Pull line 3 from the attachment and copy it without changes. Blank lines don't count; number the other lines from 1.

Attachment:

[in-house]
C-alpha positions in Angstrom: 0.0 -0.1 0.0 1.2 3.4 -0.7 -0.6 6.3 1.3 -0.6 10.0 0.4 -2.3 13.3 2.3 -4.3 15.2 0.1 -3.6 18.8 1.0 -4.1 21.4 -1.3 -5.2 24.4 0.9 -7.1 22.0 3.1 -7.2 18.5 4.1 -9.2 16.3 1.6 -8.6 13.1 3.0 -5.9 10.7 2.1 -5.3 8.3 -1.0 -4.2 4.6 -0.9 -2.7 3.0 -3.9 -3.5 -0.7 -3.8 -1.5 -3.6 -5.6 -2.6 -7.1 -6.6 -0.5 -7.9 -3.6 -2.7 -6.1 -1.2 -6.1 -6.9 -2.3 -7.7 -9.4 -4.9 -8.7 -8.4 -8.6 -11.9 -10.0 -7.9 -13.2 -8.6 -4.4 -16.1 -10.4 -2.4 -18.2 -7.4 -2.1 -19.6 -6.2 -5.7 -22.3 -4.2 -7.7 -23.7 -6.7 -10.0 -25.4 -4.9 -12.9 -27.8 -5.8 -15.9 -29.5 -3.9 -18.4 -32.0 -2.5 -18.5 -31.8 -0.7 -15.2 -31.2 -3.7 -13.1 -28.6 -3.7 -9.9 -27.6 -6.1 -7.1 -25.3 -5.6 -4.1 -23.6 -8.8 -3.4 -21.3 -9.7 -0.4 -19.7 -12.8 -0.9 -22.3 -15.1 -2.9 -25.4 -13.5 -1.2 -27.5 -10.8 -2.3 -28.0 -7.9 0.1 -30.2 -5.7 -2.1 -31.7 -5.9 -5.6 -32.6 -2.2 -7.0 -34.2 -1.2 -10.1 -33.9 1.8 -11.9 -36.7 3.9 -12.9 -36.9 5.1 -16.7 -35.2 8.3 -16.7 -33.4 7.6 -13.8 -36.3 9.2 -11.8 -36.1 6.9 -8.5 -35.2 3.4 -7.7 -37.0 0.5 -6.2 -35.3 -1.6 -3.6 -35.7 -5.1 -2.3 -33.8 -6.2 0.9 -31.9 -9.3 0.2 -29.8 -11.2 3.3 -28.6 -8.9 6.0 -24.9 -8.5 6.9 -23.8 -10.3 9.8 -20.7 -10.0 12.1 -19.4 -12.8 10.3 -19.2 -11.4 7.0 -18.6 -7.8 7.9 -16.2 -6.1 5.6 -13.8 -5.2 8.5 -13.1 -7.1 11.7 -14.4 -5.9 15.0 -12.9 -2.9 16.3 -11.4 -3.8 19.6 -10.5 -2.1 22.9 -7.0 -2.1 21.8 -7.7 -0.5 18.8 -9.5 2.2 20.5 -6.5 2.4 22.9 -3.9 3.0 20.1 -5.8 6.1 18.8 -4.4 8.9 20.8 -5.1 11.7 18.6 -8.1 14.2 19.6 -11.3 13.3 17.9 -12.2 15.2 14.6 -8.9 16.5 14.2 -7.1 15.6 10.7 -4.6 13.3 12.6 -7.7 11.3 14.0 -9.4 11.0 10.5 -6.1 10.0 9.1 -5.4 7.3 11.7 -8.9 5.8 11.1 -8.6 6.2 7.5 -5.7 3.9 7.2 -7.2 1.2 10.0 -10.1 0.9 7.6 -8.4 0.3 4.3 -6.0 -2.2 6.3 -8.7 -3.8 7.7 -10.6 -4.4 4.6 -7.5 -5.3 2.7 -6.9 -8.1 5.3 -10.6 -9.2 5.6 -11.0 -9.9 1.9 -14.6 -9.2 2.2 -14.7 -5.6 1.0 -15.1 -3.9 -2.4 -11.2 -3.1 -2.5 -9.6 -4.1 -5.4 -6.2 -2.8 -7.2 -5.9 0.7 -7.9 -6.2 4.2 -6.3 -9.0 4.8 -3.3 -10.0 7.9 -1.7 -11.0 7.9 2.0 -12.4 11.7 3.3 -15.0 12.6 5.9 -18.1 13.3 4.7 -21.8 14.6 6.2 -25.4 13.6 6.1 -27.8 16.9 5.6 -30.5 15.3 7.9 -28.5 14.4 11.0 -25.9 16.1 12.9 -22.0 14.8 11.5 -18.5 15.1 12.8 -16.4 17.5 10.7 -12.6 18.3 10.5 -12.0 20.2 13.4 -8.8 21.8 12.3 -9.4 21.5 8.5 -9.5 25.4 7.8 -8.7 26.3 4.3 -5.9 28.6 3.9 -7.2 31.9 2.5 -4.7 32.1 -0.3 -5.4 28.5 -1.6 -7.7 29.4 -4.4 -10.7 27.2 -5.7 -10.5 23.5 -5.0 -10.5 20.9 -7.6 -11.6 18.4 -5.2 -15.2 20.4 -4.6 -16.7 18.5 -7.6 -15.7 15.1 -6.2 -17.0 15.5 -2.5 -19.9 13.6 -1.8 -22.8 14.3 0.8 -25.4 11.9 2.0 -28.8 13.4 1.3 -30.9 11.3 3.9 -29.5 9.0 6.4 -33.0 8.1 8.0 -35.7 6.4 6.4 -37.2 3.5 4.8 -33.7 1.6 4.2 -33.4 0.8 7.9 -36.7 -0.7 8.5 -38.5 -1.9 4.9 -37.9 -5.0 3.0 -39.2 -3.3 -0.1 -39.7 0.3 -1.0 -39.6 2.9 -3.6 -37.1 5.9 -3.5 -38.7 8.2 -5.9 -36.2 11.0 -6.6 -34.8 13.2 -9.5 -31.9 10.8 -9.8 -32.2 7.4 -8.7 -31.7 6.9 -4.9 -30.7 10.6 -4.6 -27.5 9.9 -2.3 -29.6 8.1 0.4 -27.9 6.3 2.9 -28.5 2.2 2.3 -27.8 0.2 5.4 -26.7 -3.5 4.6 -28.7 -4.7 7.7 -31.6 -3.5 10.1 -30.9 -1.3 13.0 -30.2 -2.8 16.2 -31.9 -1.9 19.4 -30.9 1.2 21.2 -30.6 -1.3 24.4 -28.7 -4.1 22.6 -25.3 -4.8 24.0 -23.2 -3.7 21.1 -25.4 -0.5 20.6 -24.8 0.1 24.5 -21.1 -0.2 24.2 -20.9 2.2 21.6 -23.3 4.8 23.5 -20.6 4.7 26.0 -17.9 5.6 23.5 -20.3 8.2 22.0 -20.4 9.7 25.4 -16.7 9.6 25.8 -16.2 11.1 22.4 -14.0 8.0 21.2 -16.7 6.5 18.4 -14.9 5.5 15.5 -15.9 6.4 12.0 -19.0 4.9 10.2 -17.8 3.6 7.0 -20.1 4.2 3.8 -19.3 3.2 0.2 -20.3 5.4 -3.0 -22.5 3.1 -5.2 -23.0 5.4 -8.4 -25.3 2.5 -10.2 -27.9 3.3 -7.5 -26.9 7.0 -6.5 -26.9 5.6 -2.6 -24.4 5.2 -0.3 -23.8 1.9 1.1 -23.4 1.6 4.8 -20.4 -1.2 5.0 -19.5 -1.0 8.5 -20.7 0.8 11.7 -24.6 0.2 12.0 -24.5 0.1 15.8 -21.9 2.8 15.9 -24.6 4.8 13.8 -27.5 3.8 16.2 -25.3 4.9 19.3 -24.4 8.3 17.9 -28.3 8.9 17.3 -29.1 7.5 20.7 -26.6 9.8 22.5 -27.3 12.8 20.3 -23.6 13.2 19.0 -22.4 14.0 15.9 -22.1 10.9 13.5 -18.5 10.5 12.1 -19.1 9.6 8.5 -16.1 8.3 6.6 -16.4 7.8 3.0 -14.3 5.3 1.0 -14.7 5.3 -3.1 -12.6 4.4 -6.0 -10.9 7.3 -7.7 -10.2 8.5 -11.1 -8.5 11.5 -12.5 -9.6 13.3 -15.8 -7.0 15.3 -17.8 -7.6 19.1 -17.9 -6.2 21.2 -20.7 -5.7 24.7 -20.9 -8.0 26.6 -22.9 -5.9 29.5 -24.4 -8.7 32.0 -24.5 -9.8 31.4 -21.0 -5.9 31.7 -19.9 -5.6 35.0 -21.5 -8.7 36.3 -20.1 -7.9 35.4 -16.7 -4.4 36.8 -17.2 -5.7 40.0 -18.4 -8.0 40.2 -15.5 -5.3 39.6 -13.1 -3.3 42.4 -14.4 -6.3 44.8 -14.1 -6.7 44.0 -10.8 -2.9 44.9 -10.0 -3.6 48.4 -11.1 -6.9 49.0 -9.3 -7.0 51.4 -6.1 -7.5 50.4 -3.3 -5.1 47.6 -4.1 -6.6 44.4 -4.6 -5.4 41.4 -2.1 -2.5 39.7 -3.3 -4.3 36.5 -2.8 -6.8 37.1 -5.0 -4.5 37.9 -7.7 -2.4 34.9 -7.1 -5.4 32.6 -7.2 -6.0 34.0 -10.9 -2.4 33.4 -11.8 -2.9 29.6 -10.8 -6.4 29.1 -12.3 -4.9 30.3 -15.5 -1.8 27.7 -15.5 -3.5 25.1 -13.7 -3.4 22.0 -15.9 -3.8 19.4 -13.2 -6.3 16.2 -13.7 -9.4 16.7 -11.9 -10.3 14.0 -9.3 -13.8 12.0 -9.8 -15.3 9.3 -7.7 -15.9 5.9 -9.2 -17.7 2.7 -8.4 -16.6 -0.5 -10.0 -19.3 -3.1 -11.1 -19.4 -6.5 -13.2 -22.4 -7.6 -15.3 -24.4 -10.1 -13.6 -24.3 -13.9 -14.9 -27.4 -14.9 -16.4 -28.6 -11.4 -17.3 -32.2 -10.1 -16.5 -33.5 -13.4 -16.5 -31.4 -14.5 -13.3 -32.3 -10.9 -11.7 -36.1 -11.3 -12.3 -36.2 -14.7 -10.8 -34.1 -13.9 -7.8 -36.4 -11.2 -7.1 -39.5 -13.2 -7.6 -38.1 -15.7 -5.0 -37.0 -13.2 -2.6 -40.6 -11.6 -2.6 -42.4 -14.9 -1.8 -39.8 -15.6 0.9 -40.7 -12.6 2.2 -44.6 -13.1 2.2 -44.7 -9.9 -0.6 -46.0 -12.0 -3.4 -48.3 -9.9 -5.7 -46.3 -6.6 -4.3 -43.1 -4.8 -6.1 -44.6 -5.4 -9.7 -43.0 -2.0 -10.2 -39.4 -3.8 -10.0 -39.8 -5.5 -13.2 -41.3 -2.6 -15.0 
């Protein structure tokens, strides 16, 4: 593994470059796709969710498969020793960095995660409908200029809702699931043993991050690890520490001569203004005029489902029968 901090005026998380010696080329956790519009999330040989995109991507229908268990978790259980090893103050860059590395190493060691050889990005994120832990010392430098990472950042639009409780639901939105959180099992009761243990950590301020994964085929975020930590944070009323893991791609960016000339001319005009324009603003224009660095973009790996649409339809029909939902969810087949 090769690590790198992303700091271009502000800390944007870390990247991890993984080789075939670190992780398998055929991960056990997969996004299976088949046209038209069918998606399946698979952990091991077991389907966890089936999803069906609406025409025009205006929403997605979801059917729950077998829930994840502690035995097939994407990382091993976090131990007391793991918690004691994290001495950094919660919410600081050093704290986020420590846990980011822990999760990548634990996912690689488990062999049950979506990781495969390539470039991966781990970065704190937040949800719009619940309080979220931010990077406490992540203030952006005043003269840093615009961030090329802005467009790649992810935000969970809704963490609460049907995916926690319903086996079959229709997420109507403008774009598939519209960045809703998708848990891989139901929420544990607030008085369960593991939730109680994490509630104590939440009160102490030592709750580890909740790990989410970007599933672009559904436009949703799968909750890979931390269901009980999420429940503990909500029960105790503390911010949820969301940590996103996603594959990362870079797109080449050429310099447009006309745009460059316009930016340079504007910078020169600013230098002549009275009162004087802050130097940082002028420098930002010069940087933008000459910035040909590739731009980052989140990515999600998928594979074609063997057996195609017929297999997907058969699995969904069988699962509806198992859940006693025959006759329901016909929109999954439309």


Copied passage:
């Protein structure tokens, strides 16, 4: 593994470059796709969710498969020793960095995660409908200029809702699931043993991050690890520490001569203004005029489902029968 901090005026998380010696080329956790519009999330040989995109991507229908268990978790259980090893103050860059590395190493060691050889990005994120832990010392430098990472950042639009409780639901939105959180099992009761243990950590301020994964085929975020930590944070009323893991791609960016000339001319005009324009603003224009660095973009790996649409339809029909939902969810087949 090769690590790198992303700091271009502000800390944007870390990247991890993984080789075939670190992780398998055929991960056990997969996004299976088949046209038209069918998606399946698979952990091991077991389907966890089936999803069906609406025409025009205006929403997605979801059917729950077998829930994840502690035995097939994407990382091993976090131990007391793991918690004691994290001495950094919660919410600081050093704290986020420590846990980011822990999760990548634990996912690689488990062999049950979506990781495969390539470039991966781990970065704190937040949800719009619940309080979220931010990077406490992540203030952006005043003269840093615009961030090329802005467009790649992810935000969970809704963490609460049907995916926690319903086996079959229709997420109507403008774009598939519209960045809703998708848990891989139901929420544990607030008085369960593991939730109680994490509630104590939440009160102490030592709750580890909740790990989410970007599933672009559904436009949703799968909750890979931390269901009980999420429940503990909500029960105790503390911010949820969301940590996103996603594959990362870079797109080449050429310099447009006309745009460059316009930016340079504007910078020169600013230098002549009275009162004087802050130097940082002028420098930002010069940087933008000459910035040909590739731009980052989140990515999600998928594979074609063997057996195609017929297999997907058969699995969904069988699962509806198992859940006693025959006759329901016909929109999954439309």